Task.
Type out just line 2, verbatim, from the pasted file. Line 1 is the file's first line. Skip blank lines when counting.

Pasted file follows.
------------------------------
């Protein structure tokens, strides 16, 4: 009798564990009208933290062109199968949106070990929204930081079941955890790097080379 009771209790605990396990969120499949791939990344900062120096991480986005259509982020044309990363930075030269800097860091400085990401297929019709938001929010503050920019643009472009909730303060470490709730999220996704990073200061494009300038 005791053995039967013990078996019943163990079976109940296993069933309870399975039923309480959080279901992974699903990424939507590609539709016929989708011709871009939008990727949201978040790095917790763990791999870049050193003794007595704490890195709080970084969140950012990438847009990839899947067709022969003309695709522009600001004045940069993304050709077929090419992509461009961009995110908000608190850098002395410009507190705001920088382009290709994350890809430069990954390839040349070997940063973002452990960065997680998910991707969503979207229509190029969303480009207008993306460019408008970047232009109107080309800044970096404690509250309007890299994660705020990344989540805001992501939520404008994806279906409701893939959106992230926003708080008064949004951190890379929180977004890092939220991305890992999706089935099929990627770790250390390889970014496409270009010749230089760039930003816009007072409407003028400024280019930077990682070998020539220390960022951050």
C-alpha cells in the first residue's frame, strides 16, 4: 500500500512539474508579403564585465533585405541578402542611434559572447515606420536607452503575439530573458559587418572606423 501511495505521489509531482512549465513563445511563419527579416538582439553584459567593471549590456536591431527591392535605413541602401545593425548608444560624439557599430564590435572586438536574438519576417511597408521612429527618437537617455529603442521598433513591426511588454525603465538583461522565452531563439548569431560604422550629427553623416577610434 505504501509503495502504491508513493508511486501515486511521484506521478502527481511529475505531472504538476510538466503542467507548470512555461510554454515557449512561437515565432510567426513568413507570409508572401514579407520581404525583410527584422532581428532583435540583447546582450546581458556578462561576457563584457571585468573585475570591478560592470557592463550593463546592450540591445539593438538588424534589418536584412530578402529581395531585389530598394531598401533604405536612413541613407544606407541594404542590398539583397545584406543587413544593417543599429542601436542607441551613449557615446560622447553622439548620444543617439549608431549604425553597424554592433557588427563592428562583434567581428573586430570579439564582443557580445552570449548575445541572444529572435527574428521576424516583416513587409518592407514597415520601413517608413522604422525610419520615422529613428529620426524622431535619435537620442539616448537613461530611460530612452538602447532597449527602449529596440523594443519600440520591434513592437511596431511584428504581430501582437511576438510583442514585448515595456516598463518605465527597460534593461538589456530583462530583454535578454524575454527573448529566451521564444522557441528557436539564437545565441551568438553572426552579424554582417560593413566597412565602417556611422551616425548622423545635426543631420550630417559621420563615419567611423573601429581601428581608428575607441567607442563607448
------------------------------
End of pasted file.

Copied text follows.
C-alpha cells in the first residue's frame, strides 16, 4: 500500500512539474508579403564585465533585405541578402542611434559572447515606420536607452503575439530573458559587418572606423 501511495505521489509531482512549465513563445511563419527579416538582439553584459567593471549590456536591431527591392535605413541602401545593425548608444560624439557599430564590435572586438536574438519576417511597408521612429527618437537617455529603442521598433513591426511588454525603465538583461522565452531563439548569431560604422550629427553623416577610434 505504501509503495502504491508513493508511486501515486511521484506521478502527481511529475505531472504538476510538466503542467507548470512555461510554454515557449512561437515565432510567426513568413507570409508572401514579407520581404525583410527584422532581428532583435540583447546582450546581458556578462561576457563584457571585468573585475570591478560592470557592463550593463546592450540591445539593438538588424534589418536584412530578402529581395531585389530598394531598401533604405536612413541613407544606407541594404542590398539583397545584406543587413544593417543599429542601436542607441551613449557615446560622447553622439548620444543617439549608431549604425553597424554592433557588427563592428562583434567581428573586430570579439564582443557580445552570449548575445541572444529572435527574428521576424516583416513587409518592407514597415520601413517608413522604422525610419520615422529613428529620426524622431535619435537620442539616448537613461530611460530612452538602447532597449527602449529596440523594443519600440520591434513592437511596431511584428504581430501582437511576438510583442514585448515595456516598463518605465527597460534593461538589456530583462530583454535578454524575454527573448529566451521564444522557441528557436539564437545565441551568438553572426552579424554582417560593413566597412565602417556611422551616425548622423545635426543631420550630417559621420563615419567611423573601429581601428581608428575607441567607442563607448